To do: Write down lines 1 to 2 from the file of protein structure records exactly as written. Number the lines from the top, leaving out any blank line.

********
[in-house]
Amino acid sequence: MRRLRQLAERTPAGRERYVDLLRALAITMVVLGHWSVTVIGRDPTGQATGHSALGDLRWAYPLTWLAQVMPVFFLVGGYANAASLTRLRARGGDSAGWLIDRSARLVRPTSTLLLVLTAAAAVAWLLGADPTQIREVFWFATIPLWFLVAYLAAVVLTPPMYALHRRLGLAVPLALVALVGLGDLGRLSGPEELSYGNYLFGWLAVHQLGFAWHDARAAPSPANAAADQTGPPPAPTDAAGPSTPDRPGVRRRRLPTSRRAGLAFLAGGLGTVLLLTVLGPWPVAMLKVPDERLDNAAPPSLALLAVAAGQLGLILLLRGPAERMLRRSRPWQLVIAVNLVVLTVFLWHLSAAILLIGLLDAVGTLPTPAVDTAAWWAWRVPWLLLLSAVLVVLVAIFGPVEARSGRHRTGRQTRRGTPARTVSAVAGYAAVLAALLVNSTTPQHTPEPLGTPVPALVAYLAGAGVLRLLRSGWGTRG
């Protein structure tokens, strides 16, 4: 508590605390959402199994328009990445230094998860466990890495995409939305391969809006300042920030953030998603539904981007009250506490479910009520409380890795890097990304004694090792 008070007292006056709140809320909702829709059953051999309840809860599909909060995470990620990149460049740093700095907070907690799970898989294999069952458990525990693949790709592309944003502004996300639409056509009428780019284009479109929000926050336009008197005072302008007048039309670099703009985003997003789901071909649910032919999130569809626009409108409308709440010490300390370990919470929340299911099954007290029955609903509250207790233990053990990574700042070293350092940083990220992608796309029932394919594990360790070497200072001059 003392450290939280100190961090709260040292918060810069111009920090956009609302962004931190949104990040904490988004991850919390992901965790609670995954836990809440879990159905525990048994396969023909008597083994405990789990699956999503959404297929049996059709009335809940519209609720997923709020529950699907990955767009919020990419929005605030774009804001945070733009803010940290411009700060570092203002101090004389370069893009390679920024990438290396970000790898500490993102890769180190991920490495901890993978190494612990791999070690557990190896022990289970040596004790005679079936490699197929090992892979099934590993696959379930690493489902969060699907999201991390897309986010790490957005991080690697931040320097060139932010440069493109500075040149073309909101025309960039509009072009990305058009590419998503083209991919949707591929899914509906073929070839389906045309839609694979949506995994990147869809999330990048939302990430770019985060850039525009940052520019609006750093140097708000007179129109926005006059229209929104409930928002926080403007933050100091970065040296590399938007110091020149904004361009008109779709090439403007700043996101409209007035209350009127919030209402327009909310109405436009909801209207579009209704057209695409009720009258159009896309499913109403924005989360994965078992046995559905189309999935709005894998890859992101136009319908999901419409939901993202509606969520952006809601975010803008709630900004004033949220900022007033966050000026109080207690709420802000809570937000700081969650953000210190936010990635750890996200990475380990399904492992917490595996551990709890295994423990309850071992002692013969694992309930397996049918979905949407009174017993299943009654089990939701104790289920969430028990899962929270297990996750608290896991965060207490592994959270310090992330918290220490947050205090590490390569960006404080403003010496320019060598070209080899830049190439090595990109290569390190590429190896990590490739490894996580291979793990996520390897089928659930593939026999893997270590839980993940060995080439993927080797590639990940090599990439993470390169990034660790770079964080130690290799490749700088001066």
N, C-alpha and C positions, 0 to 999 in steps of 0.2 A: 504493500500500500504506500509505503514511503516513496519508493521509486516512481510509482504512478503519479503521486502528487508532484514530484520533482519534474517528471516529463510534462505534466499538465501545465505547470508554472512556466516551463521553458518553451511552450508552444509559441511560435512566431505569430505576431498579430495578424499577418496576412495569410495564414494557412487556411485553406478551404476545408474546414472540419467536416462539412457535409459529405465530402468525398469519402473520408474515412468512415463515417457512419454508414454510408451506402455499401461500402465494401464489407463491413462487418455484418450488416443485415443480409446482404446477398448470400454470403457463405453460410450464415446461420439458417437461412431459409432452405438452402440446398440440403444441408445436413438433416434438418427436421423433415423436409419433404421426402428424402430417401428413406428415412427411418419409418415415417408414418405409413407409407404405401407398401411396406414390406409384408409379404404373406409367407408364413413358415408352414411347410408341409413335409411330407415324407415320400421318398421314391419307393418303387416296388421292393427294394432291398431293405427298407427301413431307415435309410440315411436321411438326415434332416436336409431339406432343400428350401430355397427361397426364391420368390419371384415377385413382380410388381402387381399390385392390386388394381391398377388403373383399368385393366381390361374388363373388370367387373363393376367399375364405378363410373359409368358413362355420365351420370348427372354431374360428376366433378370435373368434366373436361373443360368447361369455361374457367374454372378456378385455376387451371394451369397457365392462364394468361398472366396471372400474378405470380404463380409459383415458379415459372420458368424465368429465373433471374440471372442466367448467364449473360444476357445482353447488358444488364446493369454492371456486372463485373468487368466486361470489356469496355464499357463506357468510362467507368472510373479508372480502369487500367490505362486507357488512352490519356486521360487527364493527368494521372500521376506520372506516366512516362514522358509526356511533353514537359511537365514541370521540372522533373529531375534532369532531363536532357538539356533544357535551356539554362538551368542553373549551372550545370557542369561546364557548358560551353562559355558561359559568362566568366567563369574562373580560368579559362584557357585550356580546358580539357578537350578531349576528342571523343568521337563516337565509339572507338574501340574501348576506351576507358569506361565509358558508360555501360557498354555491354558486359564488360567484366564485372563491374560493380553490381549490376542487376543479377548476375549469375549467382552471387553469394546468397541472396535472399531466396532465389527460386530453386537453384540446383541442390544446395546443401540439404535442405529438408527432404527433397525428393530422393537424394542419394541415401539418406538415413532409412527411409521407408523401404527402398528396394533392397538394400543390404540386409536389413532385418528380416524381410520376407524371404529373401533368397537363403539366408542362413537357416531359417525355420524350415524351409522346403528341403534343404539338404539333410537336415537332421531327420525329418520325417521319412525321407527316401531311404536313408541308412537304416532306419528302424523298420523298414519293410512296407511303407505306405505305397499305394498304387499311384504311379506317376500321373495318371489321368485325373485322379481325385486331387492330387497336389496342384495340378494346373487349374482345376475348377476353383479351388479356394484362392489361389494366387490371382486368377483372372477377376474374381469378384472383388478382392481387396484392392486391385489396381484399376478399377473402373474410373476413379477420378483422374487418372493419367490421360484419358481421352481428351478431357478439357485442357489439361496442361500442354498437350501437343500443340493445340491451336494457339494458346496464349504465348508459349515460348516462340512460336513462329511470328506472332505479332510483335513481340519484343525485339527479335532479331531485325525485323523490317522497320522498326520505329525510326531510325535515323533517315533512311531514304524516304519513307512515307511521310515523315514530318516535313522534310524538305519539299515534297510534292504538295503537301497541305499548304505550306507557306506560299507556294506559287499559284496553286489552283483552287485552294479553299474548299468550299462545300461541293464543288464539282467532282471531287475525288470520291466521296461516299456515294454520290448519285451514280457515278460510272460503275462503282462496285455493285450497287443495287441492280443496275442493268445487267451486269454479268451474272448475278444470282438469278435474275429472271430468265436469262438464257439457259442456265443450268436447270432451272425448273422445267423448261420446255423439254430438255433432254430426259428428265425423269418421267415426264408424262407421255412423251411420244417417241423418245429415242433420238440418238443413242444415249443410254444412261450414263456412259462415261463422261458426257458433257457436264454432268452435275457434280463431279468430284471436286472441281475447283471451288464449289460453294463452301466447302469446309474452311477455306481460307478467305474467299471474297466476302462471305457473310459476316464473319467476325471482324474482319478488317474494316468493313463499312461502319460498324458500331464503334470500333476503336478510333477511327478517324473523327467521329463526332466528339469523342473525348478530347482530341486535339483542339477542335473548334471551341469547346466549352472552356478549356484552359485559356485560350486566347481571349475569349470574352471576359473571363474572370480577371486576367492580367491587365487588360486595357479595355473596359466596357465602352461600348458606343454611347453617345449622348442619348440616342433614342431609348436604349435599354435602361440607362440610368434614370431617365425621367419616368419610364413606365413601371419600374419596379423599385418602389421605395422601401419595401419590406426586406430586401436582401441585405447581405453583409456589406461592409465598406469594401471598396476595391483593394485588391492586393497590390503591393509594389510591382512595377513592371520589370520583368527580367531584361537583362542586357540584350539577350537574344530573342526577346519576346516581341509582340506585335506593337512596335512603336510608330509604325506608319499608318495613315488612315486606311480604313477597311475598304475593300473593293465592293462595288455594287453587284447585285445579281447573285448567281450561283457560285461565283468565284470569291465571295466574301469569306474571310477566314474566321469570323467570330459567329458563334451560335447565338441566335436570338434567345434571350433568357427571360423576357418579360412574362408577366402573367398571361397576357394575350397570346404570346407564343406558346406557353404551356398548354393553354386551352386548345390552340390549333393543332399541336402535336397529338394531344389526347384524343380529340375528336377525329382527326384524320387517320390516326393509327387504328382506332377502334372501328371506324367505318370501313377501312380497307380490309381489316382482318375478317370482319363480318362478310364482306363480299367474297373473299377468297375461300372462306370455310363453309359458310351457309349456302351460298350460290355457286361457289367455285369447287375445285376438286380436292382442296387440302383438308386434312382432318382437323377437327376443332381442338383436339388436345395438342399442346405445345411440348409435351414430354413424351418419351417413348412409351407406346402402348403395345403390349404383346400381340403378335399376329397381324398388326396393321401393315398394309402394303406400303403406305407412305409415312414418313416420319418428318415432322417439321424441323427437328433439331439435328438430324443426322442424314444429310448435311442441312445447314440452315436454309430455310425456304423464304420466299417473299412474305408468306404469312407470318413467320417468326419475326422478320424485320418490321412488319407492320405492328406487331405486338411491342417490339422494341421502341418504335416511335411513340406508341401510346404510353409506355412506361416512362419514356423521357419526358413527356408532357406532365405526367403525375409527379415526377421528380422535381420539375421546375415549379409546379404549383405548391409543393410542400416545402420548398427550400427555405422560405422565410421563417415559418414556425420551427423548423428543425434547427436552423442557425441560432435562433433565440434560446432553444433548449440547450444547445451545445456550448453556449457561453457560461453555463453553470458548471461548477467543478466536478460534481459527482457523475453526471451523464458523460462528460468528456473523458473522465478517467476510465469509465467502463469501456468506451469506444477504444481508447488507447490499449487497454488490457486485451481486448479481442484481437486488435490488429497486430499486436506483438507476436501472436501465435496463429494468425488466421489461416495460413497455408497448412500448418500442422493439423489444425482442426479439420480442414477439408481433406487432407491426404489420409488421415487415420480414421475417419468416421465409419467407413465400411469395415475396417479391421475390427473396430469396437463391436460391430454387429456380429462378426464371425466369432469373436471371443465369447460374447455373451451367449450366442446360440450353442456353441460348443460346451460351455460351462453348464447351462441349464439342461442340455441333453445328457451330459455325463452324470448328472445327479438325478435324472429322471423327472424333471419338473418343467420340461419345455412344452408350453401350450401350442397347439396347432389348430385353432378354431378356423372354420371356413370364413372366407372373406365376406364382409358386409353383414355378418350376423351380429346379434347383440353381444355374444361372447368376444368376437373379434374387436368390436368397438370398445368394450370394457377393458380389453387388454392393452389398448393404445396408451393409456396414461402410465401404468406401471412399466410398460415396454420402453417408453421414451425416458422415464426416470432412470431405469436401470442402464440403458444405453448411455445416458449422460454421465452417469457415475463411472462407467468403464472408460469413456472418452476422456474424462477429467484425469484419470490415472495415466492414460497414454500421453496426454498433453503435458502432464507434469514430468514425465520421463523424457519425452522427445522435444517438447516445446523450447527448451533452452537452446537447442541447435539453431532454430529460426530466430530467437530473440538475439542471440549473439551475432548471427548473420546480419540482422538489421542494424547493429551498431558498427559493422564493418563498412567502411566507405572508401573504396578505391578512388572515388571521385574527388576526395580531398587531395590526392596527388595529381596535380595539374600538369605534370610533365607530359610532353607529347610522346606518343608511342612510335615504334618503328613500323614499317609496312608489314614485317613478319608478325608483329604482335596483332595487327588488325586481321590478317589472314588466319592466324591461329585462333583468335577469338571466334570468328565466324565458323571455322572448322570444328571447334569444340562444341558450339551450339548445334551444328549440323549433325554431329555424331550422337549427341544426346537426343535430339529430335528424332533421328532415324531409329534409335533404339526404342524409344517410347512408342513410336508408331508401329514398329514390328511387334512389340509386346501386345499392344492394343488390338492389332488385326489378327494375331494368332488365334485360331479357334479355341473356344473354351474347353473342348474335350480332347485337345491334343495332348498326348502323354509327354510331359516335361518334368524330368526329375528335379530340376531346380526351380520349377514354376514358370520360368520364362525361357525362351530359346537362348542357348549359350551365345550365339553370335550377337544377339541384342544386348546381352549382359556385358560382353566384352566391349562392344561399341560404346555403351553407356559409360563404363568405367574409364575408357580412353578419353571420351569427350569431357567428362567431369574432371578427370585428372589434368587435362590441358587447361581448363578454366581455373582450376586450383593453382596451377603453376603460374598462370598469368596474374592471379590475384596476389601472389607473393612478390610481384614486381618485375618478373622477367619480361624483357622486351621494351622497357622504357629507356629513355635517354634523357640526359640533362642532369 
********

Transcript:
[in-house]
Amino acid sequence: MRRLRQLAERTPAGRERYVDLLRALAITMVVLGHWSVTVIGRDPTGQATGHSALGDLRWAYPLTWLAQVMPVFFLVGGYANAASLTRLRARGGDSAGWLIDRSARLVRPTSTLLLVLTAAAAVAWLLGADPTQIREVFWFATIPLWFLVAYLAAVVLTPPMYALHRRLGLAVPLALVALVGLGDLGRLSGPEELSYGNYLFGWLAVHQLGFAWHDARAAPSPANAAADQTGPPPAPTDAAGPSTPDRPGVRRRRLPTSRRAGLAFLAGGLGTVLLLTVLGPWPVAMLKVPDERLDNAAPPSLALLAVAAGQLGLILLLRGPAERMLRRSRPWQLVIAVNLVVLTVFLWHLSAAILLIGLLDAVGTLPTPAVDTAAWWAWRVPWLLLLSAVLVVLVAIFGPVEARSGRHRTGRQTRRGTPARTVSAVAGYAAVLAALLVNSTTPQHTPEPLGTPVPALVAYLAGAGVLRLLRSGWGTRG